Despite the additions of some very tough individuals this season, the Celtics have departed from their traditional tough approach, with even head coach Doc Rivers saying the team looks “soft.” Celtics star Kevin Garnett isn’t ready to accept the label.
“I don’t really want to say that,” Garnett said in an interview with WEEI in Boston. “I don’t really want to say that we are soft because as men, and where I am from, you don’t call another man soft. … But you’re right, we need to start the games with some more physicality. We gotta meet the physicality when we get to a high level. When you find yourself on the heels, you gotta meet it head-on. Coach’s assessment is what it is. You can take it as criticism or he is trying to make us better. It’s your call, but like I said, each guy has to look at himself in the mirror and believe he can do better.”
This comes in the wake of a brawl that occurred in a recent game between the Celtics and the Brooklyn Nets, in which Nets forward Kris Humphries committed a foul that Garnett said was inappropriately rough.
“A little bit. A little bit,” said Garnett. “When you watch film on the dude, he’s always extra. I’ve seen him foul out. We watched film of the last time the last time we played in Brooklyn and he kind of gave Paul [Pierce] a similar type of foul — two hands, had something on it. Dude’s always been known to be out of control and he’s always tried to play the tough guy, or whatever, role. It was a little extra, but it comes with the territory, comes with the game. They’ve tried to add physicality to that team and I guess they’re trying to hold up to the whole Brooklyn mentality. Everybody knows that Brooklyn is known for being stern and firm and whatever, so I guess this is the new look of the Nets. It had something on it, but you either adapt or go home.”
After Humphries committed the foul, sending Garnett into the crowd, Celtics guard Rajon Rondo went after Humphries and has been suspended for his actions. Garnett wasn’t the least bit surprised by his teammate’s reaction.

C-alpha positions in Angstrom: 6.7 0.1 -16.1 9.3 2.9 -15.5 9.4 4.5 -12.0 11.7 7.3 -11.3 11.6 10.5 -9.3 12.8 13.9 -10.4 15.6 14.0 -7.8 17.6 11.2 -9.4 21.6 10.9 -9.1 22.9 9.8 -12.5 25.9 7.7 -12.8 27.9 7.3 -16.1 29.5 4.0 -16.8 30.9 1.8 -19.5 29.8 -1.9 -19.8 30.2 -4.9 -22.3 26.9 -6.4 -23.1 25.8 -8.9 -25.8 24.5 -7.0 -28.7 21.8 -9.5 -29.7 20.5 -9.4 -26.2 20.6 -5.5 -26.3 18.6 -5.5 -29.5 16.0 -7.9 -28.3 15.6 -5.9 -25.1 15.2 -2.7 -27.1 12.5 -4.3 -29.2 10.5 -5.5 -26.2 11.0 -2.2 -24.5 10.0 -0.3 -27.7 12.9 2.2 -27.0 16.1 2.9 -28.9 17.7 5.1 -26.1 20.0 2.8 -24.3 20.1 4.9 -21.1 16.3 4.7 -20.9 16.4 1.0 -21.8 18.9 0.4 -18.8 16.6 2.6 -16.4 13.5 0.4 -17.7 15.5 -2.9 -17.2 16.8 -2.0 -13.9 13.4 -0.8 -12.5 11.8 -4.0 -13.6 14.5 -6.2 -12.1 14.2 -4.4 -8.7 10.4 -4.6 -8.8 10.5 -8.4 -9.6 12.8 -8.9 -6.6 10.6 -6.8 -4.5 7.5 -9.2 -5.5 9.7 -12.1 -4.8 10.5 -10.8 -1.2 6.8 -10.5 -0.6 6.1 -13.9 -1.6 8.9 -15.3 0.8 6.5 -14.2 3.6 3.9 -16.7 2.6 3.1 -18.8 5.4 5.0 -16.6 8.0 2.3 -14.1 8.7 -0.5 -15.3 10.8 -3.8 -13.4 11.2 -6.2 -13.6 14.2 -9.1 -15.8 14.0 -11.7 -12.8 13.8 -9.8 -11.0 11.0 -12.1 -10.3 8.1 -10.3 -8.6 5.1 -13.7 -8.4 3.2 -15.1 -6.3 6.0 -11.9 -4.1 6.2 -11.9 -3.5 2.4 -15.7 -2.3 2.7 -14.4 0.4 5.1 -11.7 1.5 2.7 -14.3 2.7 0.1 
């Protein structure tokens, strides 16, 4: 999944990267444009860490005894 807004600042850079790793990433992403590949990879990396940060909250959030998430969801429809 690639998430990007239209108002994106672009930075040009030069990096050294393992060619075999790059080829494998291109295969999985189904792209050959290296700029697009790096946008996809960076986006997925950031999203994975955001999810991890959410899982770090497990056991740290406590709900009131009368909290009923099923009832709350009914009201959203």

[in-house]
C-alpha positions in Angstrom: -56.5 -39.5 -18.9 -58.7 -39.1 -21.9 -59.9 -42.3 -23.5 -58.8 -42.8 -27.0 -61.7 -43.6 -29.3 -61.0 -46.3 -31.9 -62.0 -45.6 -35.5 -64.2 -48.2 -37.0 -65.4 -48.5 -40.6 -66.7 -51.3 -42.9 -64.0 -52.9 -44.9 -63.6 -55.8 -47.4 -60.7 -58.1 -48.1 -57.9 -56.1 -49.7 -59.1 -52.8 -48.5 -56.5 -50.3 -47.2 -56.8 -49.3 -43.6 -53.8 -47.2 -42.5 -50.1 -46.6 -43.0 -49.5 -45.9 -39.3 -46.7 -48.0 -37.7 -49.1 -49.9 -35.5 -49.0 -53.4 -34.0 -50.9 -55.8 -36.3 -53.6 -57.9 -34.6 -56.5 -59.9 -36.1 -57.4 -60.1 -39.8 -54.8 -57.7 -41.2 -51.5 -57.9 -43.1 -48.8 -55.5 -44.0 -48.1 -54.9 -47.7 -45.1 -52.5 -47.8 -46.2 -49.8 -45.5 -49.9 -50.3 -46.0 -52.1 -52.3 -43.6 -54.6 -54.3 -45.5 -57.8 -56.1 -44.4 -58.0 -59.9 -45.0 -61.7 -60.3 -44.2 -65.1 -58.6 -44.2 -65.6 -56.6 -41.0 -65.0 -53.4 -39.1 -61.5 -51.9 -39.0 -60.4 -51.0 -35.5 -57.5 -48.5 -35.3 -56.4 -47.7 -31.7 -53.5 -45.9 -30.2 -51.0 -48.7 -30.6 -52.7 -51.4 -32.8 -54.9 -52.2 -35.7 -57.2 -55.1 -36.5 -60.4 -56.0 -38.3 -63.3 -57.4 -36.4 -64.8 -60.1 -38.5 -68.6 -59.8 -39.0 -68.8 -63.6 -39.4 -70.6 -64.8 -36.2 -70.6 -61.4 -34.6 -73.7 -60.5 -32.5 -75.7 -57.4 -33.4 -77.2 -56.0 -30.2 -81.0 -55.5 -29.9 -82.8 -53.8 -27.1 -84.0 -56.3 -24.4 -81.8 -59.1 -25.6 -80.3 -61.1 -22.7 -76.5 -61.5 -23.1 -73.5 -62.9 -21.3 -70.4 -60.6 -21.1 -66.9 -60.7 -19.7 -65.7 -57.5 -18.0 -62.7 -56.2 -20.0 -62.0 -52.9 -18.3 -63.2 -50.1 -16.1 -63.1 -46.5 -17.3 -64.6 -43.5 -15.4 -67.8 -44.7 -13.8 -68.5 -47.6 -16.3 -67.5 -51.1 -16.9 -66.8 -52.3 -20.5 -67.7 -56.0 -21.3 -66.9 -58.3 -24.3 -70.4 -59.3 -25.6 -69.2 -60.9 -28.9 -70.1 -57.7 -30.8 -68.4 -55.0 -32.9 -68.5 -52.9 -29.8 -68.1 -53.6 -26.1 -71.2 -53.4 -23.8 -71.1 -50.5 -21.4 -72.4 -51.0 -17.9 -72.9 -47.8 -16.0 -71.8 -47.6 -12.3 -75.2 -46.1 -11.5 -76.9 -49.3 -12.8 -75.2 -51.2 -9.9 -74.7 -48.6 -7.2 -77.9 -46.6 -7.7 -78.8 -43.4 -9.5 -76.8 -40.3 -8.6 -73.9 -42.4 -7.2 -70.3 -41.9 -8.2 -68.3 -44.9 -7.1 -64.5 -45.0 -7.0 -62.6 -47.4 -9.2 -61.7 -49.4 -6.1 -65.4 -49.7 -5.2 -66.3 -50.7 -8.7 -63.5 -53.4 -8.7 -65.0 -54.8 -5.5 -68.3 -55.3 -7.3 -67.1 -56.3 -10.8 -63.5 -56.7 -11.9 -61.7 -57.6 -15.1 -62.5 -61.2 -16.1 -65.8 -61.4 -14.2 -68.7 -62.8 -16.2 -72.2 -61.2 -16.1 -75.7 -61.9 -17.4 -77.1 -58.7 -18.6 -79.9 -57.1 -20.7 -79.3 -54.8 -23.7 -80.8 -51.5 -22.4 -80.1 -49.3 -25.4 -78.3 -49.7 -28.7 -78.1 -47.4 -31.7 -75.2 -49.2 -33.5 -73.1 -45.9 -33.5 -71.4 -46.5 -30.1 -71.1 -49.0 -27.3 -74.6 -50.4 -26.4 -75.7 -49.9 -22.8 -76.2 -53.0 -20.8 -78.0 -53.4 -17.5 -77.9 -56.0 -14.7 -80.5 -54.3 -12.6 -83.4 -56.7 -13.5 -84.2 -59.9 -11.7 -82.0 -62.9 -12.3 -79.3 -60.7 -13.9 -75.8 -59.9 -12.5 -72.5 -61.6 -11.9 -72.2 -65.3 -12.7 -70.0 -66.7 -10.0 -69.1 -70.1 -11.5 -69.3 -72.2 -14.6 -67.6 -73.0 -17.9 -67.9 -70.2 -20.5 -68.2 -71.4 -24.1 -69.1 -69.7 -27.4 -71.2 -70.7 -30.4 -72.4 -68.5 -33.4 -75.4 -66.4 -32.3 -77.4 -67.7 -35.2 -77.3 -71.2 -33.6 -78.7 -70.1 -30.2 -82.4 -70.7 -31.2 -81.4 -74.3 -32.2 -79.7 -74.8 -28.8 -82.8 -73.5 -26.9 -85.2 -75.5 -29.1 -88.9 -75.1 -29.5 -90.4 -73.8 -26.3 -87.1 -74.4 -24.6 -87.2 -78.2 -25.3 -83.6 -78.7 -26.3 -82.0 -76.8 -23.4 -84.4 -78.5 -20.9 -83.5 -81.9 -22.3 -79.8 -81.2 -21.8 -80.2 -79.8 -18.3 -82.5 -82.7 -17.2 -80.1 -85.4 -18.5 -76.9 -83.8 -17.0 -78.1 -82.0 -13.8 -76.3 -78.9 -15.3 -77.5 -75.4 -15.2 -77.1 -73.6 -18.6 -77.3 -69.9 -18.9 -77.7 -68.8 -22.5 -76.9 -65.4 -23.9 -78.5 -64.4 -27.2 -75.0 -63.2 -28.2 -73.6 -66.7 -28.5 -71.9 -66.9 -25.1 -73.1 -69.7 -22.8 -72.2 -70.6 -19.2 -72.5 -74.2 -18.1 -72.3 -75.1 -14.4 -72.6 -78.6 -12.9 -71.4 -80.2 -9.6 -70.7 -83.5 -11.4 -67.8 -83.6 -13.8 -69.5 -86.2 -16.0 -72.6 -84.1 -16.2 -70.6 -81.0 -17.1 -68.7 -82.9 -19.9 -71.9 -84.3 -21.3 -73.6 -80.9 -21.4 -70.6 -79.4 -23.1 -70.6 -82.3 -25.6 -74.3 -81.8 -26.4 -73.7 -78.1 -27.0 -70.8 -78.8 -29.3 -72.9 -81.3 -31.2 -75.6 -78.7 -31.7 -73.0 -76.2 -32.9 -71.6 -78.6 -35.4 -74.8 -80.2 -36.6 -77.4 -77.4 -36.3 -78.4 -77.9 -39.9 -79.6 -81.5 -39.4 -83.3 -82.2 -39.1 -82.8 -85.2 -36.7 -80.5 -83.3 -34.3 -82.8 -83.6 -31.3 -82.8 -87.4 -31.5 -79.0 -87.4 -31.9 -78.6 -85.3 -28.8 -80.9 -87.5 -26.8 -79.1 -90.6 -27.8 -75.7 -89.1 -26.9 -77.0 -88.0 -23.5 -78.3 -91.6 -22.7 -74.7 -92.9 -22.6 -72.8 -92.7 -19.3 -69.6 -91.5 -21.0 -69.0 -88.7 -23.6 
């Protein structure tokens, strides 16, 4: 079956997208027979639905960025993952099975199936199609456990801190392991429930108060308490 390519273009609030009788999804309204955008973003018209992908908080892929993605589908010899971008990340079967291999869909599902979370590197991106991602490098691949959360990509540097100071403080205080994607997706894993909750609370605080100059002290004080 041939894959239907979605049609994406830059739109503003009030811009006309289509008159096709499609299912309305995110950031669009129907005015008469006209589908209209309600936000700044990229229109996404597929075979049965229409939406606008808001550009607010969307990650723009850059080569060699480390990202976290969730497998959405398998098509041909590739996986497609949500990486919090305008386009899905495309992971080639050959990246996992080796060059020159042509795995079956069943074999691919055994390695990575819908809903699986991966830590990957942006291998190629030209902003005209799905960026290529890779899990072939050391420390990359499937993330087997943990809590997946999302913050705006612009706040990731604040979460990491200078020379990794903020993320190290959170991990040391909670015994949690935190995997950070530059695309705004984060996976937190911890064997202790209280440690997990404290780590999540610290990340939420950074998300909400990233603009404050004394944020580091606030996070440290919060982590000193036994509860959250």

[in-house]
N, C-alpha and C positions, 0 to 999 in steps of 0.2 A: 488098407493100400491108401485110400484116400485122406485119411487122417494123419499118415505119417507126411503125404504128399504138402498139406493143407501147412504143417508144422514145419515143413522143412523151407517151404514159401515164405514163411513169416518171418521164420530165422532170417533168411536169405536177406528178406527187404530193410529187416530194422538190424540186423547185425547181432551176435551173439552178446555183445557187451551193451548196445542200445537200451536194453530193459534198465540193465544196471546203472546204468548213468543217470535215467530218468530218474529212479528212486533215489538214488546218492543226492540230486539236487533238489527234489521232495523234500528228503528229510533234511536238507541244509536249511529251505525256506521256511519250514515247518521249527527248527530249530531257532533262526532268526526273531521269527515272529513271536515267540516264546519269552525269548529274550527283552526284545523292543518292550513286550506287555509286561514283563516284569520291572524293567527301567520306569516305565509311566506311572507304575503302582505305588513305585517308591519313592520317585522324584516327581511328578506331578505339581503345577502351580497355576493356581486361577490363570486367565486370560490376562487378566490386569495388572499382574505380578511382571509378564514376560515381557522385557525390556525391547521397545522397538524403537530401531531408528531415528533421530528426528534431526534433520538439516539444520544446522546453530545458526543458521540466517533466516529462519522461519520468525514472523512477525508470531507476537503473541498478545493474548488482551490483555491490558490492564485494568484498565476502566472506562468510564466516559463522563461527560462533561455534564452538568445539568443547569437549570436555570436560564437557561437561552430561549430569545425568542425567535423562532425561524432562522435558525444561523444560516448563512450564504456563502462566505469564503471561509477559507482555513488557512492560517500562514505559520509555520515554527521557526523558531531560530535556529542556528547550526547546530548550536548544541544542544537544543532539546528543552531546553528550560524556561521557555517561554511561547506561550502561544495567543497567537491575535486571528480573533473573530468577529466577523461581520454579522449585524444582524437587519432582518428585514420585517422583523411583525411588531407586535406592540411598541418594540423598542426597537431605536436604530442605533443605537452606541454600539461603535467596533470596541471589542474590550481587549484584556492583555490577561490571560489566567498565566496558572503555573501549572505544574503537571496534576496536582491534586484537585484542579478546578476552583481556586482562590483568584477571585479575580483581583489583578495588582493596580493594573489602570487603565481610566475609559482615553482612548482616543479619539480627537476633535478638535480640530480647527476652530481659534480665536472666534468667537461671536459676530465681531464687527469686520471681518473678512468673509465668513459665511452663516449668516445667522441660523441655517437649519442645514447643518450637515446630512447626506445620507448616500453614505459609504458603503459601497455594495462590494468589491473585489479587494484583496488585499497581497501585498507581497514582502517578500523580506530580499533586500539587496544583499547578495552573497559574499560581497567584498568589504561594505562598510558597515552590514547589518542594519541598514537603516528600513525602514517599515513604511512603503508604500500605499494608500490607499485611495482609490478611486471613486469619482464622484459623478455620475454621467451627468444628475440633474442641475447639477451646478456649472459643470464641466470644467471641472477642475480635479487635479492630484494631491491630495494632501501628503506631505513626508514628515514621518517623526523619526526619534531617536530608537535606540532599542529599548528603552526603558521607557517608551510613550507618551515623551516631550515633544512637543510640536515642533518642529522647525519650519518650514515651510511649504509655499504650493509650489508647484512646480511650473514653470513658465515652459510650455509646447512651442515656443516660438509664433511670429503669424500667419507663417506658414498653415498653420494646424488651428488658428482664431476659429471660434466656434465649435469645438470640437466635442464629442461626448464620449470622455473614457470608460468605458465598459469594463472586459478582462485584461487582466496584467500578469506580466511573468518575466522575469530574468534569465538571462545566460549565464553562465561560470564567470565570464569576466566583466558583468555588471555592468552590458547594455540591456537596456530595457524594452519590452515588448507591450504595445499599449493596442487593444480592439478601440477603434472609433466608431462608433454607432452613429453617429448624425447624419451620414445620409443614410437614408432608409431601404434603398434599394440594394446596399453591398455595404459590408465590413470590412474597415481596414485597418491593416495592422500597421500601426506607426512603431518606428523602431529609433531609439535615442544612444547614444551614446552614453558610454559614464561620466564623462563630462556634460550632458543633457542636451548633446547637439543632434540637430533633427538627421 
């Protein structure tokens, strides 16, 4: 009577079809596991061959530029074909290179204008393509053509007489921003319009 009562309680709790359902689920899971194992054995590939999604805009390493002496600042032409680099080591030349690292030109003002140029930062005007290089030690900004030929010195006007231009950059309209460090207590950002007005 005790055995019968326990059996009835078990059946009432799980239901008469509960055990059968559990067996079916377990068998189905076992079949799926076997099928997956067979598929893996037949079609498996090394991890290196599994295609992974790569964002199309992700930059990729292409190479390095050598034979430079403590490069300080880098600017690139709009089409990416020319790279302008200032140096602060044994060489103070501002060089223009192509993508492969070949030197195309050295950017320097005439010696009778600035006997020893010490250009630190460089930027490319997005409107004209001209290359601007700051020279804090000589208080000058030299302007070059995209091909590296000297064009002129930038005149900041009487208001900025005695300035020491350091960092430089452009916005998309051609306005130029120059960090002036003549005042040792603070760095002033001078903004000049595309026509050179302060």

“No, not at all,” said Garnett. “A lot of people that know Rajon know that he doesn’t like anybody messing with teammates or messing with brothers or messing with any kind of family. It’s pretty much been the code and been how it is since I’ve been here. This year’s no different from that. We have each other’s backs out there. We consider ourselves like family and like brothers. You’ve got to take care of each other. I was a bit surprised that it escalated to the point that it did, but it was just a big old pushing match at the end of the day. No punches or anything serious. It looks malicious at times. In the end, it was a bunch of pulling the jersey off — pushing match, nothing more or less than that.”
Asked if perhaps Rondo should have refrained from a response that will now likely cost his team games, Garnett said in the heat of the moment reactions can be hard to restrain.
“You gotta understand, man, this is high volume,” said Garnett. “This is high-volume sports here. Nothing is done at a conservative effort. Everything is high-end; the control is within. You see what you see and you react. I’m sure it’s easy for you to sit in your seat and watch the tape and see what it is when you are not in that situation. It’s very similar to being on the playground somewhere and you seeing a family member, or you have a kid or something, and you see it and you react to what we call ‘Monday Quarterbacking.’ You sort of get to look at it and then respond in that situation, without this or that. There’s nothing conservative about our game. We don’t wear a lot of pads. It’s a lot of whatever it is and you gotta take with it and meet the physicality when it comes and adapt to the game and that’s what that is. This league is about eat or be eaten.”
Coming into this season the Celtics were expected to challenge the Miami HEAT for Eastern Conference supremacy, having nearly eliminated them from the playoffs last season. Instead, they are 8-7 and barely clinging to the seventh seed. Garnett says it’s been tough early, but he expects the team to get it together eventually.
“It’s a process, man,” says Garnett. “We’re 15 games in. Are we playing the way we want to be? No. … Can we get better? Yes. Will we get better? Yes, because we don’t have a choice. Other teams are obviously playing good basketball right now. We still have four to five months to play and get better. One thing about us, since I’ve been here we’ve always been a working team. Nobody said this thing was going to be easy. Nobody said this thing was going to be simple. Nobody said that the things that were on paper were going to bond or join up as quickly as it should. In basketball and sports [in general], chemistry is one of the most underrated things that people don’t necessarily think about. That’s the situation here.”